• ITVI.USA
    14,959.950
    116.940
    0.8%
  • OTLT.USA
    2.933
    0.012
    0.4%
  • OTRI.USA
    19.350
    0.220
    1.2%
  • OTVI.USA
    14,926.910
    120.050
    0.8%
  • TSTOPVRPM.ATLPHL
    2.910
    -0.050
    -1.7%
  • TSTOPVRPM.CHIATL
    3.790
    0.080
    2.2%
  • TSTOPVRPM.DALLAX
    1.460
    0.170
    13.2%
  • TSTOPVRPM.LAXDAL
    3.740
    0.020
    0.5%
  • TSTOPVRPM.PHLCHI
    2.270
    0.030
    1.3%
  • TSTOPVRPM.LAXSEA
    4.150
    -0.010
    -0.2%
  • WAIT.USA
    131.000
    -2.000
    -1.5%
  • ITVI.USA
    14,959.950
    116.940
    0.8%
  • OTLT.USA
    2.933
    0.012
    0.4%
  • OTRI.USA
    19.350
    0.220
    1.2%
  • OTVI.USA
    14,926.910
    120.050
    0.8%
  • TSTOPVRPM.ATLPHL
    2.910
    -0.050
    -1.7%
  • TSTOPVRPM.CHIATL
    3.790
    0.080
    2.2%
  • TSTOPVRPM.DALLAX
    1.460
    0.170
    13.2%
  • TSTOPVRPM.LAXDAL
    3.740
    0.020
    0.5%
  • TSTOPVRPM.PHLCHI
    2.270
    0.030
    1.3%
  • TSTOPVRPM.LAXSEA
    4.150
    -0.010
    -0.2%
  • WAIT.USA
    131.000
    -2.000
    -1.5%
FreightWaves LIVENews

SpaceWaves conference to explore space logistics market

Dec. 3 virtual event is first to bring together NASA, private-sector experts to discuss how supply chains will enable space commercialization

Commercial opportunities in space are rapidly increasing as NASA prepares to open a new chapter in history with missions to the moon and then Mars. 

On Sunday, a SpaceX Falcon 9 rocket lifted four astronauts toward a rendezvous with the International Space Station in the first operational flight of a commercially developed crew capsule. NASA has also contracted with Boeing to shuttle crews to the space station.

Space missions will require the support of huge logistics operations, not only on Earth to move sophisticated vehicles, equipment and material to launch sites, but to deliver goods to the International Space Station and establish colonies on the moon and Mars. Astronauts will need plenty of food and water to survive, and tools to work, but delivering items from base station Earth will push the bounds of technological know-how.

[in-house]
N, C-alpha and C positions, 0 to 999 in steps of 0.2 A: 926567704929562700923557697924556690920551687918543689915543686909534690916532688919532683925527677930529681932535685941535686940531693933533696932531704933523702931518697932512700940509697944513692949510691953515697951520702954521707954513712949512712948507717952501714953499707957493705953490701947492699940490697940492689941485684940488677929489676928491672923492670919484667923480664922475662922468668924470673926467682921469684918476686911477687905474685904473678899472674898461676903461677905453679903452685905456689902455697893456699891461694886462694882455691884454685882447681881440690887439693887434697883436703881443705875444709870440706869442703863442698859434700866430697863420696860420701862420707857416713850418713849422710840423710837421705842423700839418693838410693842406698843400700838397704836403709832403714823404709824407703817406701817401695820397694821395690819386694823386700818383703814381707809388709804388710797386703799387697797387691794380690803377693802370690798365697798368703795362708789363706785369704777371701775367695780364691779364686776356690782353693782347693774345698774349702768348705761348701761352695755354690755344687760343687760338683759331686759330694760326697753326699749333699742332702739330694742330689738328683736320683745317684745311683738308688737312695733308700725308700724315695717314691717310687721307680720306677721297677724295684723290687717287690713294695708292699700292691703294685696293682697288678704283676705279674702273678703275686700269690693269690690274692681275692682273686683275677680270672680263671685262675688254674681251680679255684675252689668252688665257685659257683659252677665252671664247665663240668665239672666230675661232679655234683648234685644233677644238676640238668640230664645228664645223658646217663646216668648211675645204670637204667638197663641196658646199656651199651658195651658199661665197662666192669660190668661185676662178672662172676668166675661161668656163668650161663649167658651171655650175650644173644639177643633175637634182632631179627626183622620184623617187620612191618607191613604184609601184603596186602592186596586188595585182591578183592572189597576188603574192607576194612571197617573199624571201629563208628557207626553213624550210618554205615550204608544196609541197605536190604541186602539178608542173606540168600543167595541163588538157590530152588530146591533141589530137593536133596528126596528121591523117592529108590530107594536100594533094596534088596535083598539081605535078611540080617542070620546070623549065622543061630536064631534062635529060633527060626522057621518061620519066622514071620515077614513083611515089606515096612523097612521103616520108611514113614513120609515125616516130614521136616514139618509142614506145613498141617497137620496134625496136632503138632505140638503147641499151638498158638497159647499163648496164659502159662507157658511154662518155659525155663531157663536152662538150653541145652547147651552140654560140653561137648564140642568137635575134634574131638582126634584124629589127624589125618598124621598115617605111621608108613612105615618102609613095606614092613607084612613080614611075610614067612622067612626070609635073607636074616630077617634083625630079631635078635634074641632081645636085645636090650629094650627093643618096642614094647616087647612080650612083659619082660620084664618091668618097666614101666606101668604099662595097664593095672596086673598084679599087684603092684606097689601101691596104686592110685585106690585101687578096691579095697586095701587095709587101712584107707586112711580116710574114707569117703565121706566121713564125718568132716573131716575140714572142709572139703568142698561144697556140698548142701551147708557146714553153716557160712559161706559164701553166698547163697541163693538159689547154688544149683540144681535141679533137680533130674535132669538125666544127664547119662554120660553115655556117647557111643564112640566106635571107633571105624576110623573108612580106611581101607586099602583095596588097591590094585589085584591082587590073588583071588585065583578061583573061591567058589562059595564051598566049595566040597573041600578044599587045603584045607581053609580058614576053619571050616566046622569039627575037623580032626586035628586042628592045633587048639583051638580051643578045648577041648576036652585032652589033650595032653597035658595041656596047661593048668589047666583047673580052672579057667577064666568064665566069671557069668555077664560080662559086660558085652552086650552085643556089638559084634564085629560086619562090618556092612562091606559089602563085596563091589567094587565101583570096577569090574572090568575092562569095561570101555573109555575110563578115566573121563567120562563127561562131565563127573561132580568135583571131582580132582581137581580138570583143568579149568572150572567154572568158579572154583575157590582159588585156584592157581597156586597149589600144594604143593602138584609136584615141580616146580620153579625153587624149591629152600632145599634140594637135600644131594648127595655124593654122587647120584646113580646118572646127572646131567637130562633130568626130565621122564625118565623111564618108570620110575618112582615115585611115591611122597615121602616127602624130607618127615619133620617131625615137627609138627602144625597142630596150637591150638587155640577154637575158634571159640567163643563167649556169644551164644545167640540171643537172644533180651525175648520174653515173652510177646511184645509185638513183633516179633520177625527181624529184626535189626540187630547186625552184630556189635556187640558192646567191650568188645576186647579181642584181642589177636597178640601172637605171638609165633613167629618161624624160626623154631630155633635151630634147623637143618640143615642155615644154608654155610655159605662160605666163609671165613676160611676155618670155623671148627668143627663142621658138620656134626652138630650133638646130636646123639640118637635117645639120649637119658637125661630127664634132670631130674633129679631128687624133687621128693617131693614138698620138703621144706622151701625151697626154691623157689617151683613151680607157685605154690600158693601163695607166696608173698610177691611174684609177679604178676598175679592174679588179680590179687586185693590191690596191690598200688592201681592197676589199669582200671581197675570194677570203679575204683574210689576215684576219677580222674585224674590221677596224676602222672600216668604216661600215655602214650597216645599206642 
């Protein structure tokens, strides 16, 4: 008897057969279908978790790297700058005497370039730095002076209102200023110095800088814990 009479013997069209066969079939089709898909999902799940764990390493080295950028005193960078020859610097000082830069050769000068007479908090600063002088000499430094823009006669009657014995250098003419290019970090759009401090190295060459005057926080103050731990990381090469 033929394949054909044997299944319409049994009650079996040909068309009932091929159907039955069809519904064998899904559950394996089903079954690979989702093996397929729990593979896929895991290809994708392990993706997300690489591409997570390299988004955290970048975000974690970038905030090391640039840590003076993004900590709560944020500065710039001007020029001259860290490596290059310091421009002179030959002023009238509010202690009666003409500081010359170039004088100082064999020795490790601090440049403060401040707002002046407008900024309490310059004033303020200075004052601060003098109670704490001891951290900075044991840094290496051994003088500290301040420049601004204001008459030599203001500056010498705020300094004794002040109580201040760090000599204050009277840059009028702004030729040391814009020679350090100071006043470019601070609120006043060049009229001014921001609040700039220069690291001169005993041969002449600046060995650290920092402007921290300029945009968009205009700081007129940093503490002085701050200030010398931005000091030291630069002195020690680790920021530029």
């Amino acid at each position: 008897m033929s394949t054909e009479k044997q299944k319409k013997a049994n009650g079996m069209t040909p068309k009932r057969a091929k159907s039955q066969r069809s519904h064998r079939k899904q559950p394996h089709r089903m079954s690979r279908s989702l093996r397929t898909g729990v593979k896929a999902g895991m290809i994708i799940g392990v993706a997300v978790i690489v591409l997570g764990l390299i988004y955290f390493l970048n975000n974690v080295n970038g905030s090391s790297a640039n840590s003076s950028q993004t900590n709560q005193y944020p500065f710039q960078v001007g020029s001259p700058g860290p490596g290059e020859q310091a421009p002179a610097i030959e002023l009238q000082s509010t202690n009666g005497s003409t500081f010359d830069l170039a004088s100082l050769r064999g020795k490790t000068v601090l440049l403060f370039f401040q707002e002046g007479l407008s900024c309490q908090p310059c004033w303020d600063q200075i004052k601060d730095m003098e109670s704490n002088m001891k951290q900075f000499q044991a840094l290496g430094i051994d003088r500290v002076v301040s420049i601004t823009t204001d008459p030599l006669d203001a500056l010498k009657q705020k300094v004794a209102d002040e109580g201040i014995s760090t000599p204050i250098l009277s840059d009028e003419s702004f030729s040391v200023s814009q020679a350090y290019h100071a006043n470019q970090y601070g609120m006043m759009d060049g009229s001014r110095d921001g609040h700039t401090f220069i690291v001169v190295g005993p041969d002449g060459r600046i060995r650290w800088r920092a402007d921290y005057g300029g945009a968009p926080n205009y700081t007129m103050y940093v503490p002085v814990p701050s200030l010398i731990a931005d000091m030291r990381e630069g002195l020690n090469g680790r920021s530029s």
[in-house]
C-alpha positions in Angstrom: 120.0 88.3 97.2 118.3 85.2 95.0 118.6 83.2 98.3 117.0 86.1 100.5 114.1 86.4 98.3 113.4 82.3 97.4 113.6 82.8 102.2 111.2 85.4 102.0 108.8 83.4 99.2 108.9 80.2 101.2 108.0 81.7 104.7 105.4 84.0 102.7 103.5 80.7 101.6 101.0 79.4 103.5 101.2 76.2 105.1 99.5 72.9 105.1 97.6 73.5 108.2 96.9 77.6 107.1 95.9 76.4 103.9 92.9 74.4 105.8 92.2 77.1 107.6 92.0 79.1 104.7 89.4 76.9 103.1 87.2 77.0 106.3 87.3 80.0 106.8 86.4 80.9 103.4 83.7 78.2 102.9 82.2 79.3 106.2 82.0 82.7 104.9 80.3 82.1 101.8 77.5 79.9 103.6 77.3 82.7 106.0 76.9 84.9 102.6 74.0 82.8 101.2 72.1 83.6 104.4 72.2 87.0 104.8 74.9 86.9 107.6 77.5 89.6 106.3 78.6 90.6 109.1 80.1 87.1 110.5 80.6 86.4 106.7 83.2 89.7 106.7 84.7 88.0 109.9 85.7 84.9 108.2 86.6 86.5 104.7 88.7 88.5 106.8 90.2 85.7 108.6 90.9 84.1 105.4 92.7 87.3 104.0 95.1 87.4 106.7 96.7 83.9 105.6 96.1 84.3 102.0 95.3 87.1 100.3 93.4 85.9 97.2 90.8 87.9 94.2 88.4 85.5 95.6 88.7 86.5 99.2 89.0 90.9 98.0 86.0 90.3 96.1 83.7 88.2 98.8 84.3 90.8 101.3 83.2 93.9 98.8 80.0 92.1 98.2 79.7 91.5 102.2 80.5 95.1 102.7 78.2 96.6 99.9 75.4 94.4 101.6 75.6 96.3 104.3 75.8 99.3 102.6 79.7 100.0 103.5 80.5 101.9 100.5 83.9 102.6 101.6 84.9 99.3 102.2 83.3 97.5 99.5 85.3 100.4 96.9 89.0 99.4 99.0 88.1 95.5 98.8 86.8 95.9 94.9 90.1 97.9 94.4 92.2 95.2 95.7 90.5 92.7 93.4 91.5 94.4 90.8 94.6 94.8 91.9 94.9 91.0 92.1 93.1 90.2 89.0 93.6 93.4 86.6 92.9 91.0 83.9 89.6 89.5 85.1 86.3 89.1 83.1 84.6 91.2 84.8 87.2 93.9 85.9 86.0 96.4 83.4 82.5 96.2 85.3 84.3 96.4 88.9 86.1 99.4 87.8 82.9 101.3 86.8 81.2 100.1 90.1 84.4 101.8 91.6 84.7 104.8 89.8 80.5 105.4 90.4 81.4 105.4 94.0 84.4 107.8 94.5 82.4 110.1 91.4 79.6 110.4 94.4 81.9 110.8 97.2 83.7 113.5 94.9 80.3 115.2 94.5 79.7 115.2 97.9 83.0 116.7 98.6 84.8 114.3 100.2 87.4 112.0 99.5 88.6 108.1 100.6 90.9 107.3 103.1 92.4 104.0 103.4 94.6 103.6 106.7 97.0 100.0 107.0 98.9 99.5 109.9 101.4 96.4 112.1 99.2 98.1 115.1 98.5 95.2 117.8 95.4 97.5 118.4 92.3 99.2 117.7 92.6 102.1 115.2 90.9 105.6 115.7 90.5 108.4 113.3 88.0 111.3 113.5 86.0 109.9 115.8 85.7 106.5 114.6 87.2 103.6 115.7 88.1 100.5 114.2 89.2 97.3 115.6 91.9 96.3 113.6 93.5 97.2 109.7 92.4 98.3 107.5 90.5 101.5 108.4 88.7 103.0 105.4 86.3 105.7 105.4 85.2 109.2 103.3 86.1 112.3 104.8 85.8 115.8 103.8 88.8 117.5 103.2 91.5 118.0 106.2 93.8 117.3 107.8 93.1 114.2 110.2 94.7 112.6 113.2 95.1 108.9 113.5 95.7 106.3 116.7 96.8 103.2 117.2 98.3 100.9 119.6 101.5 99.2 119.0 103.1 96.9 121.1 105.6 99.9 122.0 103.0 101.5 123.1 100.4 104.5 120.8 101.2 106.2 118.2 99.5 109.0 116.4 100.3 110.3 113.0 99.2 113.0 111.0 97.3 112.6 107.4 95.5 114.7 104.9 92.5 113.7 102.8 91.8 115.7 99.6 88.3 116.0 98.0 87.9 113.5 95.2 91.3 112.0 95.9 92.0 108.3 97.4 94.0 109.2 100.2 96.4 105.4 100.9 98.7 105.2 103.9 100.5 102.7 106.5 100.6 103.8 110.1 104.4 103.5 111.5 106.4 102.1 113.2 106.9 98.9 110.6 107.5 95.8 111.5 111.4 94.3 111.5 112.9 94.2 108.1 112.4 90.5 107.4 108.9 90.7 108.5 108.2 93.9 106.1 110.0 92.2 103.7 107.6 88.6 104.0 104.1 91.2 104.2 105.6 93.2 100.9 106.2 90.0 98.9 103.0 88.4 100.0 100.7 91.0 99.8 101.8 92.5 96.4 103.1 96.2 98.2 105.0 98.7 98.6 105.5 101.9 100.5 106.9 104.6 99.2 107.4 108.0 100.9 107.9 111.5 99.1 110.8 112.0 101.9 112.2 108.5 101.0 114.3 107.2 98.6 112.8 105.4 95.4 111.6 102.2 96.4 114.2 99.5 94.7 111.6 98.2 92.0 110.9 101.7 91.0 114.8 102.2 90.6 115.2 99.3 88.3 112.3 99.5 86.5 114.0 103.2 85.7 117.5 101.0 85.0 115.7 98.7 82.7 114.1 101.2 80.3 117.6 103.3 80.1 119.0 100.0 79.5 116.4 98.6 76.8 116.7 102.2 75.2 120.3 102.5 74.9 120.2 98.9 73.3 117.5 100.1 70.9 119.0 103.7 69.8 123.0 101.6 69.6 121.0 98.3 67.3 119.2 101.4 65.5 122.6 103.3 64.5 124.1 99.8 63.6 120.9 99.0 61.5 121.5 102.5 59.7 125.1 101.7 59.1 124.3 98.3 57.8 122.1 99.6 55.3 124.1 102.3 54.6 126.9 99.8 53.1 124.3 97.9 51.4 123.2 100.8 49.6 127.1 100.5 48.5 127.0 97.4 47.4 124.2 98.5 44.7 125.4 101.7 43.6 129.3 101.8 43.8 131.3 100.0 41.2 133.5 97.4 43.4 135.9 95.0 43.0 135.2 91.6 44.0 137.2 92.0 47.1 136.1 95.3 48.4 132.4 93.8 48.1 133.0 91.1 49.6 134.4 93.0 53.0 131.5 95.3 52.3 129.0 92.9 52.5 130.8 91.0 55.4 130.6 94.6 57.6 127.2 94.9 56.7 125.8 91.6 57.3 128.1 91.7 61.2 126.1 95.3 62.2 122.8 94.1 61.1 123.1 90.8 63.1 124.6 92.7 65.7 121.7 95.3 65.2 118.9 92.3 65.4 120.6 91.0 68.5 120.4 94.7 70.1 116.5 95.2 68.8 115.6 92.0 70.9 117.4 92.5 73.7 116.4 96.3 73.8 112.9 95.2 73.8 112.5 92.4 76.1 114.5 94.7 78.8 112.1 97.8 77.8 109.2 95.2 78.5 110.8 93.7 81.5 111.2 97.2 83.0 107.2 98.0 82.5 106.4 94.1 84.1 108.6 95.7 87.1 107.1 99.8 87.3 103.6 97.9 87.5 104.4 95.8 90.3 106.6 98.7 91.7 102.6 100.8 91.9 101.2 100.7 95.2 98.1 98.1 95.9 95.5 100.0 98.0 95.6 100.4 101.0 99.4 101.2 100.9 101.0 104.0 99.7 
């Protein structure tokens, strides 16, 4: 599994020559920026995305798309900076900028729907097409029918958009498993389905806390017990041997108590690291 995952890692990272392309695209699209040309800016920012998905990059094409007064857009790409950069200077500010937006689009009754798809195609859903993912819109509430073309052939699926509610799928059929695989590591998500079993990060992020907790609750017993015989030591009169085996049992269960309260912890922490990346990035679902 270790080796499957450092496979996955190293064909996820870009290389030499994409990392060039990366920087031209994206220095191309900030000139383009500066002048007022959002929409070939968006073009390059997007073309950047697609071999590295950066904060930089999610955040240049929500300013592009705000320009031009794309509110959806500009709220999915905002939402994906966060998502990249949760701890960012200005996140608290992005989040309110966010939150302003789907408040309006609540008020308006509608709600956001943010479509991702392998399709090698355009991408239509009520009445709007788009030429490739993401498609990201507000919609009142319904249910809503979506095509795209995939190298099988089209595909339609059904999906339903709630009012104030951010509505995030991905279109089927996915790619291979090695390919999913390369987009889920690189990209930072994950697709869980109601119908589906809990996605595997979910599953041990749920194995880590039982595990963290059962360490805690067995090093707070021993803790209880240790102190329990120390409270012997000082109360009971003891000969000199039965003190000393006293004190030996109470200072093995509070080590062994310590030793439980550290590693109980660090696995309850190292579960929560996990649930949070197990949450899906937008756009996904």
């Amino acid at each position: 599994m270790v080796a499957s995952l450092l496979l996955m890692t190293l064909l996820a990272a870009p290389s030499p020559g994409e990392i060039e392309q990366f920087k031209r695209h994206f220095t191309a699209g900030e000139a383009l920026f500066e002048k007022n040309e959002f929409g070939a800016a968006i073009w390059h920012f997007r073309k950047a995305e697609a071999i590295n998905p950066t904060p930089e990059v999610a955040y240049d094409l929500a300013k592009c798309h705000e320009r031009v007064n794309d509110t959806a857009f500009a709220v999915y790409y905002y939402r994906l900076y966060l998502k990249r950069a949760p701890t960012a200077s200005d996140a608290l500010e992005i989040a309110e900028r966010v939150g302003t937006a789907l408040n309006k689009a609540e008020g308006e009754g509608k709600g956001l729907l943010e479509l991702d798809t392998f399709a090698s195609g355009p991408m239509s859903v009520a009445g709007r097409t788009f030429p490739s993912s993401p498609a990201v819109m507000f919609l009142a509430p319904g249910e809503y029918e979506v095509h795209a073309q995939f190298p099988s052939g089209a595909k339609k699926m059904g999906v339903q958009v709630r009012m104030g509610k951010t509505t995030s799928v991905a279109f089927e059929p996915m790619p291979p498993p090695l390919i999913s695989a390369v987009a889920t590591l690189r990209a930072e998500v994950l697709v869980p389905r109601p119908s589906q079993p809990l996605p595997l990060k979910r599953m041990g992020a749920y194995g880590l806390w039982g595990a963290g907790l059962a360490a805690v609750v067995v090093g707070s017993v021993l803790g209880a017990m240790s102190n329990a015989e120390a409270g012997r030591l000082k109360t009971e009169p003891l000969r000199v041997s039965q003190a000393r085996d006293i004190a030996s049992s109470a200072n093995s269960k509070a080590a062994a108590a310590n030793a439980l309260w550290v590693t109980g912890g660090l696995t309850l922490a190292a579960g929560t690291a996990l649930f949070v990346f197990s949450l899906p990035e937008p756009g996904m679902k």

Meanwhile, Pentagon officials recently expressed interest in using rockets for terrestrial cargo delivery, whipping shipments to bases around the world in less than an hour. 

The SpaceWaves virtual event presented by FreightWaves on Dec. 3 will explore future supply chain possibilities in space and how they intersect with new commercial opportunities and advanced rocket technologies. FreightWaves just announced that the keynote speaker will be Mark Wiese, manager for the Gateway Program’s Deep Space Logistics project at NASA’s Kennedy Space Center in Florida. His job includes overseeing commercial logistics for the agency’s Gateway lunar orbiting platform to supply moon missions.

“Freight transportation is entering a brave new world where innovation will rule. This is the only conference dedicated to the intersection of supply chain, logistics and space commercialization,” FreightWaves founder and CEO Craig Fuller said. “Companies that want to be at the forefront of the new logistics frontier should participate in SpaceWaves to share ideas and network with industry and government officials.”

Other speakers include Alexander Salter, a Texas Tech economics professor who has written extensively on the economics of space policy, Robert Jacobson, a consultant for space startups and author of “Space is Open for Business,” and Tom James, a fintech entrepreneur who has written and advised governments about commodity business in space.

They will be joined by FreightWaves’ on-air hosts, who will guide the discussion and simulcast the event on their shows.

To register for SpaceWaves, go to https://live.freightwaves.com/spacewaves.